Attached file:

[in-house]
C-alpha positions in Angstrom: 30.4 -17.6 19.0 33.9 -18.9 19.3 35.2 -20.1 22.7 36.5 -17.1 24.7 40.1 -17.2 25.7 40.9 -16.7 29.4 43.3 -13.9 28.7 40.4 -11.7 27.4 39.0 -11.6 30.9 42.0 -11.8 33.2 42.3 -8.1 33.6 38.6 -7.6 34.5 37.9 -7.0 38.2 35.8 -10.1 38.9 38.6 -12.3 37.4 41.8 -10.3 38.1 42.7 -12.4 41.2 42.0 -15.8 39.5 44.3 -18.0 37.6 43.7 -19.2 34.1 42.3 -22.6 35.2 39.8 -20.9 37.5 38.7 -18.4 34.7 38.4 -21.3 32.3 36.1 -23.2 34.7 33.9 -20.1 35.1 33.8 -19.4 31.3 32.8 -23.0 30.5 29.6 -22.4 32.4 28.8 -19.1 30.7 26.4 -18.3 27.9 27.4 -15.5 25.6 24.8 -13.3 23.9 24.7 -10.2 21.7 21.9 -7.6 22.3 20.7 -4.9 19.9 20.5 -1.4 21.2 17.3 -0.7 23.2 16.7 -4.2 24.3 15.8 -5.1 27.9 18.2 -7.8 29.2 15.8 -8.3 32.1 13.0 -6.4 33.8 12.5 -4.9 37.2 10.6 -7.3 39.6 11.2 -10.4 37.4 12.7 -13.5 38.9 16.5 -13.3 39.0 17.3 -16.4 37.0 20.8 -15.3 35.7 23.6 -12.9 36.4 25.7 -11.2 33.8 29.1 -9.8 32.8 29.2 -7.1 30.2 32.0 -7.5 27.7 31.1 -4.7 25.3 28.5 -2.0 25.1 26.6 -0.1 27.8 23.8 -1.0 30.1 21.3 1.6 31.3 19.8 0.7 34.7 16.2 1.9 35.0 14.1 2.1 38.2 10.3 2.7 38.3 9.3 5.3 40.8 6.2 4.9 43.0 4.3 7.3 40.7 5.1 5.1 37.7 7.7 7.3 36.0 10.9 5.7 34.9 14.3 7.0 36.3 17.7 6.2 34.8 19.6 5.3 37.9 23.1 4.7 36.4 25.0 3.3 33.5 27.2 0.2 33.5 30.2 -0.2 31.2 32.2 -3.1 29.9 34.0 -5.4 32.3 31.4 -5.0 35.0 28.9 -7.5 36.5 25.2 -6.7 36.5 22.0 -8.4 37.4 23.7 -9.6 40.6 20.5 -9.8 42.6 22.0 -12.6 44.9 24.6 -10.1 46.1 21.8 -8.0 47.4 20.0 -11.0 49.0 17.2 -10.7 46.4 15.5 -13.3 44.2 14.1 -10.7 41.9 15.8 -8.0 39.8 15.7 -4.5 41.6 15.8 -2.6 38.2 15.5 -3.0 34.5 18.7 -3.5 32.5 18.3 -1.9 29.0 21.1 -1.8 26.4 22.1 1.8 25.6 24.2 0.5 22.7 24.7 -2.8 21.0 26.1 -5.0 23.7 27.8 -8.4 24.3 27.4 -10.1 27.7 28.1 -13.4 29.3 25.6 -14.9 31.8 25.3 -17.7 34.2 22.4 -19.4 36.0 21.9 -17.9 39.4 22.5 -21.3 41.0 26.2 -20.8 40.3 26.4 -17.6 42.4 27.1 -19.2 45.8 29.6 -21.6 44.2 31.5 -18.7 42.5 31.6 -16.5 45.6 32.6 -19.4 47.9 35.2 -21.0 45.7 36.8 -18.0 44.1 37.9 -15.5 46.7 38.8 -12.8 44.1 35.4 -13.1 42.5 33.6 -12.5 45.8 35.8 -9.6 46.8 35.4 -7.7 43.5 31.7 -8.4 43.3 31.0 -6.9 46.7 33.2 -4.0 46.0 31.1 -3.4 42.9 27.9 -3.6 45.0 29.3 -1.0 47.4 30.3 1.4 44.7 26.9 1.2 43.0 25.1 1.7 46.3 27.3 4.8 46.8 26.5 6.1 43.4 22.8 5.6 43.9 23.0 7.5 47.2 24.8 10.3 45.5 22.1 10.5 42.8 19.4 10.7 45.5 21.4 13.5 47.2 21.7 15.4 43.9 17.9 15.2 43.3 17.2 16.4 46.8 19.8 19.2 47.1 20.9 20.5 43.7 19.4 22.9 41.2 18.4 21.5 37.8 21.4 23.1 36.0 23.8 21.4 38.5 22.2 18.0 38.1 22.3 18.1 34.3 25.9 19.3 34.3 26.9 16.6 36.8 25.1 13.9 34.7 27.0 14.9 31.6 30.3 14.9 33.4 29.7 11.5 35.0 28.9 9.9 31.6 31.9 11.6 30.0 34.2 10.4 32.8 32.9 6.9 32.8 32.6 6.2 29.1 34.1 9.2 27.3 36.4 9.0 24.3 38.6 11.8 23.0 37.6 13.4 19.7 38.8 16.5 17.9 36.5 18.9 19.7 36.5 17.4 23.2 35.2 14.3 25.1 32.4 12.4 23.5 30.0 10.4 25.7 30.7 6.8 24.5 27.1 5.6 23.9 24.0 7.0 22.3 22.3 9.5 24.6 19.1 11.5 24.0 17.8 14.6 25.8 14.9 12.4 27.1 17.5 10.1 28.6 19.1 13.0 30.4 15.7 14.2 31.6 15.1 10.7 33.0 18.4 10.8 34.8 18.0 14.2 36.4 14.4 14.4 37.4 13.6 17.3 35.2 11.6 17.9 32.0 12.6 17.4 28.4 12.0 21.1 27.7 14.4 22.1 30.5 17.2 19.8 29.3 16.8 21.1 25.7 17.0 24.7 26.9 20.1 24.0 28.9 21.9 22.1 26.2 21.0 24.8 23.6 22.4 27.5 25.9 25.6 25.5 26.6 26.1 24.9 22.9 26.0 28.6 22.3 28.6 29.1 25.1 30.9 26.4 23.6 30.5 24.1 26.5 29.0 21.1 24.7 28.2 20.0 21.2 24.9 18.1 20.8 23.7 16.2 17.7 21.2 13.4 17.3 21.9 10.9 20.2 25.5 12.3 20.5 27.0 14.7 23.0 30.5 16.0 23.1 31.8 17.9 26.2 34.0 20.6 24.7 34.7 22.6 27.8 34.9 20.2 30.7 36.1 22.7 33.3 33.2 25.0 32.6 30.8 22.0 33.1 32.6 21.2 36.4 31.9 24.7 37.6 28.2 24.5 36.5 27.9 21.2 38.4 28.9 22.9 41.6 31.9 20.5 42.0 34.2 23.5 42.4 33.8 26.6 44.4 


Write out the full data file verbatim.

[in-house]
C-alpha positions in Angstrom: 30.4 -17.6 19.0 33.9 -18.9 19.3 35.2 -20.1 22.7 36.5 -17.1 24.7 40.1 -17.2 25.7 40.9 -16.7 29.4 43.3 -13.9 28.7 40.4 -11.7 27.4 39.0 -11.6 30.9 42.0 -11.8 33.2 42.3 -8.1 33.6 38.6 -7.6 34.5 37.9 -7.0 38.2 35.8 -10.1 38.9 38.6 -12.3 37.4 41.8 -10.3 38.1 42.7 -12.4 41.2 42.0 -15.8 39.5 44.3 -18.0 37.6 43.7 -19.2 34.1 42.3 -22.6 35.2 39.8 -20.9 37.5 38.7 -18.4 34.7 38.4 -21.3 32.3 36.1 -23.2 34.7 33.9 -20.1 35.1 33.8 -19.4 31.3 32.8 -23.0 30.5 29.6 -22.4 32.4 28.8 -19.1 30.7 26.4 -18.3 27.9 27.4 -15.5 25.6 24.8 -13.3 23.9 24.7 -10.2 21.7 21.9 -7.6 22.3 20.7 -4.9 19.9 20.5 -1.4 21.2 17.3 -0.7 23.2 16.7 -4.2 24.3 15.8 -5.1 27.9 18.2 -7.8 29.2 15.8 -8.3 32.1 13.0 -6.4 33.8 12.5 -4.9 37.2 10.6 -7.3 39.6 11.2 -10.4 37.4 12.7 -13.5 38.9 16.5 -13.3 39.0 17.3 -16.4 37.0 20.8 -15.3 35.7 23.6 -12.9 36.4 25.7 -11.2 33.8 29.1 -9.8 32.8 29.2 -7.1 30.2 32.0 -7.5 27.7 31.1 -4.7 25.3 28.5 -2.0 25.1 26.6 -0.1 27.8 23.8 -1.0 30.1 21.3 1.6 31.3 19.8 0.7 34.7 16.2 1.9 35.0 14.1 2.1 38.2 10.3 2.7 38.3 9.3 5.3 40.8 6.2 4.9 43.0 4.3 7.3 40.7 5.1 5.1 37.7 7.7 7.3 36.0 10.9 5.7 34.9 14.3 7.0 36.3 17.7 6.2 34.8 19.6 5.3 37.9 23.1 4.7 36.4 25.0 3.3 33.5 27.2 0.2 33.5 30.2 -0.2 31.2 32.2 -3.1 29.9 34.0 -5.4 32.3 31.4 -5.0 35.0 28.9 -7.5 36.5 25.2 -6.7 36.5 22.0 -8.4 37.4 23.7 -9.6 40.6 20.5 -9.8 42.6 22.0 -12.6 44.9 24.6 -10.1 46.1 21.8 -8.0 47.4 20.0 -11.0 49.0 17.2 -10.7 46.4 15.5 -13.3 44.2 14.1 -10.7 41.9 15.8 -8.0 39.8 15.7 -4.5 41.6 15.8 -2.6 38.2 15.5 -3.0 34.5 18.7 -3.5 32.5 18.3 -1.9 29.0 21.1 -1.8 26.4 22.1 1.8 25.6 24.2 0.5 22.7 24.7 -2.8 21.0 26.1 -5.0 23.7 27.8 -8.4 24.3 27.4 -10.1 27.7 28.1 -13.4 29.3 25.6 -14.9 31.8 25.3 -17.7 34.2 22.4 -19.4 36.0 21.9 -17.9 39.4 22.5 -21.3 41.0 26.2 -20.8 40.3 26.4 -17.6 42.4 27.1 -19.2 45.8 29.6 -21.6 44.2 31.5 -18.7 42.5 31.6 -16.5 45.6 32.6 -19.4 47.9 35.2 -21.0 45.7 36.8 -18.0 44.1 37.9 -15.5 46.7 38.8 -12.8 44.1 35.4 -13.1 42.5 33.6 -12.5 45.8 35.8 -9.6 46.8 35.4 -7.7 43.5 31.7 -8.4 43.3 31.0 -6.9 46.7 33.2 -4.0 46.0 31.1 -3.4 42.9 27.9 -3.6 45.0 29.3 -1.0 47.4 30.3 1.4 44.7 26.9 1.2 43.0 25.1 1.7 46.3 27.3 4.8 46.8 26.5 6.1 43.4 22.8 5.6 43.9 23.0 7.5 47.2 24.8 10.3 45.5 22.1 10.5 42.8 19.4 10.7 45.5 21.4 13.5 47.2 21.7 15.4 43.9 17.9 15.2 43.3 17.2 16.4 46.8 19.8 19.2 47.1 20.9 20.5 43.7 19.4 22.9 41.2 18.4 21.5 37.8 21.4 23.1 36.0 23.8 21.4 38.5 22.2 18.0 38.1 22.3 18.1 34.3 25.9 19.3 34.3 26.9 16.6 36.8 25.1 13.9 34.7 27.0 14.9 31.6 30.3 14.9 33.4 29.7 11.5 35.0 28.9 9.9 31.6 31.9 11.6 30.0 34.2 10.4 32.8 32.9 6.9 32.8 32.6 6.2 29.1 34.1 9.2 27.3 36.4 9.0 24.3 38.6 11.8 23.0 37.6 13.4 19.7 38.8 16.5 17.9 36.5 18.9 19.7 36.5 17.4 23.2 35.2 14.3 25.1 32.4 12.4 23.5 30.0 10.4 25.7 30.7 6.8 24.5 27.1 5.6 23.9 24.0 7.0 22.3 22.3 9.5 24.6 19.1 11.5 24.0 17.8 14.6 25.8 14.9 12.4 27.1 17.5 10.1 28.6 19.1 13.0 30.4 15.7 14.2 31.6 15.1 10.7 33.0 18.4 10.8 34.8 18.0 14.2 36.4 14.4 14.4 37.4 13.6 17.3 35.2 11.6 17.9 32.0 12.6 17.4 28.4 12.0 21.1 27.7 14.4 22.1 30.5 17.2 19.8 29.3 16.8 21.1 25.7 17.0 24.7 26.9 20.1 24.0 28.9 21.9 22.1 26.2 21.0 24.8 23.6 22.4 27.5 25.9 25.6 25.5 26.6 26.1 24.9 22.9 26.0 28.6 22.3 28.6 29.1 25.1 30.9 26.4 23.6 30.5 24.1 26.5 29.0 21.1 24.7 28.2 20.0 21.2 24.9 18.1 20.8 23.7 16.2 17.7 21.2 13.4 17.3 21.9 10.9 20.2 25.5 12.3 20.5 27.0 14.7 23.0 30.5 16.0 23.1 31.8 17.9 26.2 34.0 20.6 24.7 34.7 22.6 27.8 34.9 20.2 30.7 36.1 22.7 33.3 33.2 25.0 32.6 30.8 22.0 33.1 32.6 21.2 36.4 31.9 24.7 37.6 28.2 24.5 36.5 27.9 21.2 38.4 28.9 22.9 41.6 31.9 20.5 42.0 34.2 23.5 42.4 33.8 26.6 44.4 